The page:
2. There is a tension between self-sovereignty and discoverability. One of the ways you might want to exercise your sovereignty is to make your own decisions about discoverability. If we do discoverability the simple way (e.g., approximating the listing of a DID in a phone book), you have no control over who discovers you. This is FINE for certain use cases. As Daniel B points out, I want the world to be able to discover my LinkedIn profile. But if it's our only discoverability story, I think we've limited our architecture. Joe A made some very astute comments about discoverability needing to be separated from the core of the DID problem domain a while back, and I remember agreeing with his conclusions. Put a bookmark in that for a minute.

3. I believe we should *publish* with anywise DIDs (e.g., emit a press release, issue credentials, say something on Twitter), *be discoverable* with them (I'll say more about that in a minute), and *listen indiscriminately* with them (like we do when we accept resumes at human-resources@acme.com<mailto:human-resources@acme.com>, or when we listen to others publishing at us on Twitter). However, I don't believe it's desirable to *specialize our interactions* via anywise DIDs; that is contrary to the intent of "anywise." Daniel B has argued that our public DIDs are how we'll interact, and this is where I diverge from him ever so slightly in my thinking. I think public DIDs are how we'll often *start* interacting (and keep interacting on Twitter), but not how we'll *keep* interacting.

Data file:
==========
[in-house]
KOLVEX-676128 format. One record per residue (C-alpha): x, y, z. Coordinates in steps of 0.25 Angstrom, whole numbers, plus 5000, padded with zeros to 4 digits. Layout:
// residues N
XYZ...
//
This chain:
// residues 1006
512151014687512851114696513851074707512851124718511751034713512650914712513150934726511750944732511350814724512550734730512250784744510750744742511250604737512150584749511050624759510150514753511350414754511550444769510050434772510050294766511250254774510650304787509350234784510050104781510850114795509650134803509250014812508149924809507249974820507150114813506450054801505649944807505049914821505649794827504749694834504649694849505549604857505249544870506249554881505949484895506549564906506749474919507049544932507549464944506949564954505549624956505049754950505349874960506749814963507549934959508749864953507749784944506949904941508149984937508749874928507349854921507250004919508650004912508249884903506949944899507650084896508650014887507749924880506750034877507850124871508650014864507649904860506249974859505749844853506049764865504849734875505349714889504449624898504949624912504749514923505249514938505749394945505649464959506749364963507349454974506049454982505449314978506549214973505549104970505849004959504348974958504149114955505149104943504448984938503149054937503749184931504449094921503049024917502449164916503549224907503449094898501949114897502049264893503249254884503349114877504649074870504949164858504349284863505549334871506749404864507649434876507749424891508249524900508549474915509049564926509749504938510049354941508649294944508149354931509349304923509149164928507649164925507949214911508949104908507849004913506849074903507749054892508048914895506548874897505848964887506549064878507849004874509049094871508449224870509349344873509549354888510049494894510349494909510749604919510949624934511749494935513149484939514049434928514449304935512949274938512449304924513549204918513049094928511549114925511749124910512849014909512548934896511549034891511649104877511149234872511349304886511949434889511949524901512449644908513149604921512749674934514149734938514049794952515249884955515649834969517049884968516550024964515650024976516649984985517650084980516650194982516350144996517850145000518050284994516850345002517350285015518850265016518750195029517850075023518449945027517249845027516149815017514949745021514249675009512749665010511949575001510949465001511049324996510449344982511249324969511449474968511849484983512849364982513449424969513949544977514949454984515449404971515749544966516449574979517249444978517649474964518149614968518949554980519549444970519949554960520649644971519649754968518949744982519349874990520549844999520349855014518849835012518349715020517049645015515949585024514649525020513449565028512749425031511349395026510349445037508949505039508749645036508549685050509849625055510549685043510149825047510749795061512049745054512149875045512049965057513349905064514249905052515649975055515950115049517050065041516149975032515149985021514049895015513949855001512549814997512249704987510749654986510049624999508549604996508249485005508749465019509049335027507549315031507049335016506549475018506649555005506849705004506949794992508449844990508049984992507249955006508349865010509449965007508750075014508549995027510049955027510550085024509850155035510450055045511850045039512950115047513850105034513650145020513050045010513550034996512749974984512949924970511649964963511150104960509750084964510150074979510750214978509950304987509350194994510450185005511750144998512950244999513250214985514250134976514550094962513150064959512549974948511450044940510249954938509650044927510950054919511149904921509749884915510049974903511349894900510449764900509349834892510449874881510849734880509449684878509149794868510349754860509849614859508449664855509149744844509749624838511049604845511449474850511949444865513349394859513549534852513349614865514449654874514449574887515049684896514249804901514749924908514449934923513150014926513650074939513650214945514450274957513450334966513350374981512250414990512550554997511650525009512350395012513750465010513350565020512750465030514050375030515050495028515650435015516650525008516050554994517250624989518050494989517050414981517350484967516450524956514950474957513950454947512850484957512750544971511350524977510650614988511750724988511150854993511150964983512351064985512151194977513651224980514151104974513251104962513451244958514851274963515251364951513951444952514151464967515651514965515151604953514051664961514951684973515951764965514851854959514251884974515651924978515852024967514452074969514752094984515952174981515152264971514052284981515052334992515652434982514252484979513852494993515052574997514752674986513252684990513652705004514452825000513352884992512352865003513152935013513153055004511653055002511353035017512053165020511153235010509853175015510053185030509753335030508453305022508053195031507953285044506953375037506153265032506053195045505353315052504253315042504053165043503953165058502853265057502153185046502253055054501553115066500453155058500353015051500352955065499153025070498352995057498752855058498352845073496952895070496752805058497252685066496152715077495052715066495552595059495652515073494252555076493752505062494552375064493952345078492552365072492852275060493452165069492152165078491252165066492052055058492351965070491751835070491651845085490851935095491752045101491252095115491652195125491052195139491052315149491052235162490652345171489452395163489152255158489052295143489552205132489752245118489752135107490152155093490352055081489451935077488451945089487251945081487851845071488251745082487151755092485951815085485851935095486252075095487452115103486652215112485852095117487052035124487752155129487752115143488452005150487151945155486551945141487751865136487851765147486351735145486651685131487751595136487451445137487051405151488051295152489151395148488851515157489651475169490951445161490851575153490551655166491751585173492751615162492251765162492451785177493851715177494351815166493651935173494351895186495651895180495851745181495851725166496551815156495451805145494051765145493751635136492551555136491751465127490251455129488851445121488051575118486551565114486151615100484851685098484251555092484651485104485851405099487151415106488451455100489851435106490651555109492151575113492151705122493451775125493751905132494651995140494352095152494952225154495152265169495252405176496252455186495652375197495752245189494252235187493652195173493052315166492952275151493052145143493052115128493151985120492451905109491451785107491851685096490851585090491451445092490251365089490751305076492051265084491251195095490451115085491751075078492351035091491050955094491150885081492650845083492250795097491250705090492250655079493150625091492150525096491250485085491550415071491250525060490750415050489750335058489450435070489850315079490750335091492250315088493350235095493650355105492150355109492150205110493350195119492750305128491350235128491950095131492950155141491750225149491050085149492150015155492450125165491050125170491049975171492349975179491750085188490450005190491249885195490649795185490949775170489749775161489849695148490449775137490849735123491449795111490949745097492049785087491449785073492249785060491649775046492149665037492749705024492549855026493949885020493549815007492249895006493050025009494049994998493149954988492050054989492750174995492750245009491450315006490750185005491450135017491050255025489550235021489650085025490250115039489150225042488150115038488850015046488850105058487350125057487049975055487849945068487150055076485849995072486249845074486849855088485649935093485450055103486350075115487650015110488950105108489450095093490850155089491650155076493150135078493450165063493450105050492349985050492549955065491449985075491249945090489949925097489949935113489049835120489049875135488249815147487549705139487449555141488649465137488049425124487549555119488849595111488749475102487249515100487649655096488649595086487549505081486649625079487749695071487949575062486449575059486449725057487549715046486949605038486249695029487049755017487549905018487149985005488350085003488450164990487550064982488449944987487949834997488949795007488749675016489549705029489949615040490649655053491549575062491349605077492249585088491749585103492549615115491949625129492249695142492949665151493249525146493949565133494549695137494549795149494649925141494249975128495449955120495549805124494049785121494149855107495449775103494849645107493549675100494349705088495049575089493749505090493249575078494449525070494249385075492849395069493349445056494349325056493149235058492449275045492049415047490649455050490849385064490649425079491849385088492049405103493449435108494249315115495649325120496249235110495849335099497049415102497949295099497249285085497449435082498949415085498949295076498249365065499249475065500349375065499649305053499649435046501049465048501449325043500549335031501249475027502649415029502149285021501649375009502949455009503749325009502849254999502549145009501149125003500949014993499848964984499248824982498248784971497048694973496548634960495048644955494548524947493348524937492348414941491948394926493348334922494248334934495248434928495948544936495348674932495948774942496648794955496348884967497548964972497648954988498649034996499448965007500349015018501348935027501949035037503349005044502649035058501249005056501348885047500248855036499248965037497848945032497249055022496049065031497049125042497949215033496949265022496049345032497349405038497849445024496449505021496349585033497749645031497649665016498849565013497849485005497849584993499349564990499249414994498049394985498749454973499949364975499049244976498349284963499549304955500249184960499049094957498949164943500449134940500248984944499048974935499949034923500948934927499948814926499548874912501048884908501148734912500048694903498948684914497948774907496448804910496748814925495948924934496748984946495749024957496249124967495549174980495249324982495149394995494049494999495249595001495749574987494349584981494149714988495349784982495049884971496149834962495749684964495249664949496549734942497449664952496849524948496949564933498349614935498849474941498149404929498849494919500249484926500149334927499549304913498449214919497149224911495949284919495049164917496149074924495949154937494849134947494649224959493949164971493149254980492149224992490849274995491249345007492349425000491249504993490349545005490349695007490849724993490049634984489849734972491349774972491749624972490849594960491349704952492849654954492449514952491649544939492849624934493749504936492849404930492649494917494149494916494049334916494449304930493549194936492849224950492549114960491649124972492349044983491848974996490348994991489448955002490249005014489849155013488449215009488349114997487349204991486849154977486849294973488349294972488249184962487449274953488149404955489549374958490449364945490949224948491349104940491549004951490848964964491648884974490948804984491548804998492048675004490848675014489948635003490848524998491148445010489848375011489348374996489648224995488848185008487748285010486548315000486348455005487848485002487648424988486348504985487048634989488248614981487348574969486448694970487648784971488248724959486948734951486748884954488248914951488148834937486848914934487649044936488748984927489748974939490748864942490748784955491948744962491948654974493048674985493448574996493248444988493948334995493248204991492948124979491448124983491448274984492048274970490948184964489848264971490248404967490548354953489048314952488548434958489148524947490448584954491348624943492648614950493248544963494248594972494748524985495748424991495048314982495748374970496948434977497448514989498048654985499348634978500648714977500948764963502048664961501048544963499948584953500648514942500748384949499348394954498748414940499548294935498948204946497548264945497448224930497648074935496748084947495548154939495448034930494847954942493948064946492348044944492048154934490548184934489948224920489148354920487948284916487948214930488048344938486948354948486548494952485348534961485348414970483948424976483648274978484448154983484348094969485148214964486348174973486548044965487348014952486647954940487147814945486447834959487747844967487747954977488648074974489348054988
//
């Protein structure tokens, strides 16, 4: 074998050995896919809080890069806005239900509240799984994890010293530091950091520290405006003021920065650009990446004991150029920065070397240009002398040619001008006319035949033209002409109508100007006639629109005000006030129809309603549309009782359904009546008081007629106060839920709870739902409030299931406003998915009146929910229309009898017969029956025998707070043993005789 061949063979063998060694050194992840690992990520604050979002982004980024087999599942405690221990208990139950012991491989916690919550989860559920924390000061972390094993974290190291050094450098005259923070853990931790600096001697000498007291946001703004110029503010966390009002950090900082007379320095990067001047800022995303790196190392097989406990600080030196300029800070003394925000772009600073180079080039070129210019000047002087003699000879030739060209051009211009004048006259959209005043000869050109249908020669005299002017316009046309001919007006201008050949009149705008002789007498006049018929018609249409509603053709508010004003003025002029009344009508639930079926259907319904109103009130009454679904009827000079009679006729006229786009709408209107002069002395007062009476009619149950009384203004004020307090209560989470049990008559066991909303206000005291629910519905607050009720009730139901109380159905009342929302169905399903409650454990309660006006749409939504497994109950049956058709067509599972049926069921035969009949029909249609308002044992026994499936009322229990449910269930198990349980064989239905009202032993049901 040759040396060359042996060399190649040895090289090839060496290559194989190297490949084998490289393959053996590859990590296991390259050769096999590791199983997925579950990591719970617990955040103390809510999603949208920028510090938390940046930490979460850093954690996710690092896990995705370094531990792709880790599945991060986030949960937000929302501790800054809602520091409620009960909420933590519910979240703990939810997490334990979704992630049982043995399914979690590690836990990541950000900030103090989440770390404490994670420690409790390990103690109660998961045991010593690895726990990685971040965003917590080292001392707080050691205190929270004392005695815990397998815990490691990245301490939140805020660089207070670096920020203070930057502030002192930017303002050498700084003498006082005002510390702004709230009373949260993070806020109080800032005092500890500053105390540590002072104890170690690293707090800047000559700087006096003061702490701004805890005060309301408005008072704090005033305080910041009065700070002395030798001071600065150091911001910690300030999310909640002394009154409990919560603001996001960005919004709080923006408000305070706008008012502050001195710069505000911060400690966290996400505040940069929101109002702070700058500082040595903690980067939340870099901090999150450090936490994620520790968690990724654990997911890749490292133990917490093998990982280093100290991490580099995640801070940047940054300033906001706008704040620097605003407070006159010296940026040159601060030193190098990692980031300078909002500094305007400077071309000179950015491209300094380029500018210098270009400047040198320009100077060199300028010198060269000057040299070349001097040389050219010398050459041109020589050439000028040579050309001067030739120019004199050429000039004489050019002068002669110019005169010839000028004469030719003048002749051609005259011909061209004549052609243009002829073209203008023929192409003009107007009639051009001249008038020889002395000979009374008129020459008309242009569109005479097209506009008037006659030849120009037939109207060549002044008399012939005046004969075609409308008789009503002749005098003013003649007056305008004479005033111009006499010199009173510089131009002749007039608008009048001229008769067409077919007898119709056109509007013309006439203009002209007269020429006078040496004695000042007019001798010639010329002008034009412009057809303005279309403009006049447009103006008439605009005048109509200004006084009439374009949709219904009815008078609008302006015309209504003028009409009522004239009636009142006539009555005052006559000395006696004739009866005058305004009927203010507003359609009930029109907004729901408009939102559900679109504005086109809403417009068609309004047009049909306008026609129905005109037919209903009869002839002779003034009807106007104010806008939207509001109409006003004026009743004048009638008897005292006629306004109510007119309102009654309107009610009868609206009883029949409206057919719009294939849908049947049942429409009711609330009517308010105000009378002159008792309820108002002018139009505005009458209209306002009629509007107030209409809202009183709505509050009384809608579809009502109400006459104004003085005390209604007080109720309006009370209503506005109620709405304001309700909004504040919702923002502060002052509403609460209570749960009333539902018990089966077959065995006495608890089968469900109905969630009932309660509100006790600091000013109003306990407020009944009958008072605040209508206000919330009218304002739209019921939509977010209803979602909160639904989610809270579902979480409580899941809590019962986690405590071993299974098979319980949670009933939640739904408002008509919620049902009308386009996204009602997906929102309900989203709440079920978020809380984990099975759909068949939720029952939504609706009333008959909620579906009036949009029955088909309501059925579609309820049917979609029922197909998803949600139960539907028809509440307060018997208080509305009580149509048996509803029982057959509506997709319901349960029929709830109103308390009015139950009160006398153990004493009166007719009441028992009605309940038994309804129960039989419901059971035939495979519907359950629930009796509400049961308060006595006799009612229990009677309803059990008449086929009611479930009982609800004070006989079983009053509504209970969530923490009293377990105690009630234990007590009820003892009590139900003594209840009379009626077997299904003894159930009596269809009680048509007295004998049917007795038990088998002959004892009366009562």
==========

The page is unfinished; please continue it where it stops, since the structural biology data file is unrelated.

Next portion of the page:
Today, all of the following patterns are common: A) You open a socket for HTTP on port 80 but end up using a redirected socket on a custom port above 1024. B) You submit a resume to human-resources@acme.com<mailto:human-resources@acme.com>, and you get back a reply from Alice Jones, who's the Acme HR director running a particular job search. C) you connect to someone on LinkedIn, and then ask them for their contact information so you can carry on a direct conversation off the website/app. D) IT departments at enterprises strongly steer people to get unique TLS certs for different web servers in the org (hr.acme.com<https://nam06.safelinks.protection.outlook.com/?url=http%3A%2F%2Fhr.acme.com%2F&data=02%7C01%7CDaniel.Buchner%40microsoft.com%7Caf14327ade28475a4b9b08d81d3fce2e%7C72f988bf86f141af91ab2d7cd011db47%7C1%7C0%7C637291507172177182&sdata=K4IjgrP5YkqgyEtr%2FT4gAQKDaihlE2SLqg7bgdx7W9U%3D&reserved=0>, code.acme.com<https://nam06.safelinks.protection.outlook.com/?url=http%3A%2F%2Fcode.acme.com%2F&data=02%7C01%7CDaniel.Buchner%40microsoft.com%7Caf14327ade28475a4b9b08d81d3fce2e%7C72f988bf86f141af91ab2d7cd011db47%7C1%7C0%7C637291507172187179&sdata=0jA7TgBt6Kn1wi37mx9%2BVcHtgQ7VmCaLcuzJVLFFbjE%3D&reserved=0>, www.acme.com<https://nam06.safelinks.protection.outlook.com/?url=http%3A%2F%2Fwww.acme.com%2F&data=02%7C01%7CDaniel.Buchner%40microsoft.com%7Caf14327ade28475a4b9b08d81d3fce2e%7C72f988bf86f141af91ab2d7cd011db47%7C1%7C0%7C637291507172187179&sdata=nFL5hLgEd64uGYNX1yNje0HLuN9VFMGus%2BcaGrpLkbw%3D&reserved=0>), instead of installing the root certificate for acme.com<https://nam06.safelinks.protection.outlook.com/?url=http%3A%2F%2Facme.com%2F&data=02%7C01%7CDaniel.Buchner%40microsoft.com%7Caf14327ade28475a4b9b08d81d3fce2e%7C72f988bf86f141af91ab2d7cd011db47%7C1%7C0%7C637291507172197175&sdata=4KulPlF6tPvgp2rsJHTyXLv%2F55u15zNbz1qh0lLavmk%3D&reserved=0> on everything.